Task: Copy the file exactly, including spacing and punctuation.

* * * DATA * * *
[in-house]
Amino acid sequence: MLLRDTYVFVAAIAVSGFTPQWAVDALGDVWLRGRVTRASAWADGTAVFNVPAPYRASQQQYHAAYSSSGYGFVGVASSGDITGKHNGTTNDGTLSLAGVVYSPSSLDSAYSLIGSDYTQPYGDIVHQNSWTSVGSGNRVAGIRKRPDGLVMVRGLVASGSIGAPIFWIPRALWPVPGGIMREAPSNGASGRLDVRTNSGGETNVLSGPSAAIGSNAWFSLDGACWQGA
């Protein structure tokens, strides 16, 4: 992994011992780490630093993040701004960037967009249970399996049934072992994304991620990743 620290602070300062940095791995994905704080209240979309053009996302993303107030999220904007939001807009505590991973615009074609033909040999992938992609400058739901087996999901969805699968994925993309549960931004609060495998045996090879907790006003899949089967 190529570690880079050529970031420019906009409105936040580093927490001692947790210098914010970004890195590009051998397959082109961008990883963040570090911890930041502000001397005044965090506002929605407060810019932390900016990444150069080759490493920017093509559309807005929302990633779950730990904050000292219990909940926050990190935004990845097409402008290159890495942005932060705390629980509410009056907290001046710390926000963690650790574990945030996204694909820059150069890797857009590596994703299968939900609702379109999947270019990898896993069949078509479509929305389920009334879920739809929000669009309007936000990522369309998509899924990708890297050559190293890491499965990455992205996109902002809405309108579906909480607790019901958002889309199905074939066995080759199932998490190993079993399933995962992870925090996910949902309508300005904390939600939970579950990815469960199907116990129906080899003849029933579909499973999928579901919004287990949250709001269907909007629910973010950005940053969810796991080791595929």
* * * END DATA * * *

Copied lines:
[in-house]
Amino acid sequence: MLLRDTYVFVAAIAVSGFTPQWAVDALGDVWLRGRVTRASAWADGTAVFNVPAPYRASQQQYHAAYSSSGYGFVGVASSGDITGKHNGTTNDGTLSLAGVVYSPSSLDSAYSLIGSDYTQPYGDIVHQNSWTSVGSGNRVAGIRKRPDGLVMVRGLVASGSIGAPIFWIPRALWPVPGGIMREAPSNGASGRLDVRTNSGGETNVLSGPSAAIGSNAWFSLDGACWQGA
């Protein structure tokens, strides 16, 4: 992994011992780490630093993040701004960037967009249970399996049934072992994304991620990743 620290602070300062940095791995994905704080209240979309053009996302993303107030999220904007939001807009505590991973615009074609033909040999992938992609400058739901087996999901969805699968994925993309549960931004609060495998045996090879907790006003899949089967 190529570690880079050529970031420019906009409105936040580093927490001692947790210098914010970004890195590009051998397959082109961008990883963040570090911890930041502000001397005044965090506002929605407060810019932390900016990444150069080759490493920017093509559309807005929302990633779950730990904050000292219990909940926050990190935004990845097409402008290159890495942005932060705390629980509410009056907290001046710390926000963690650790574990945030996204694909820059150069890797857009590596994703299968939900609702379109999947270019990898896993069949078509479509929305389920009334879920739809929000669009309007936000990522369309998509899924990708890297050559190293890491499965990455992205996109902002809405309108579906909480607790019901958002889309199905074939066995080759199932998490190993079993399933995962992870925090996910949902309508300005904390939600939970579950990815469960199907116990129906080899003849029933579909499973999928579901919004287990949250709001269907909007629910973010950005940053969810796991080791595929």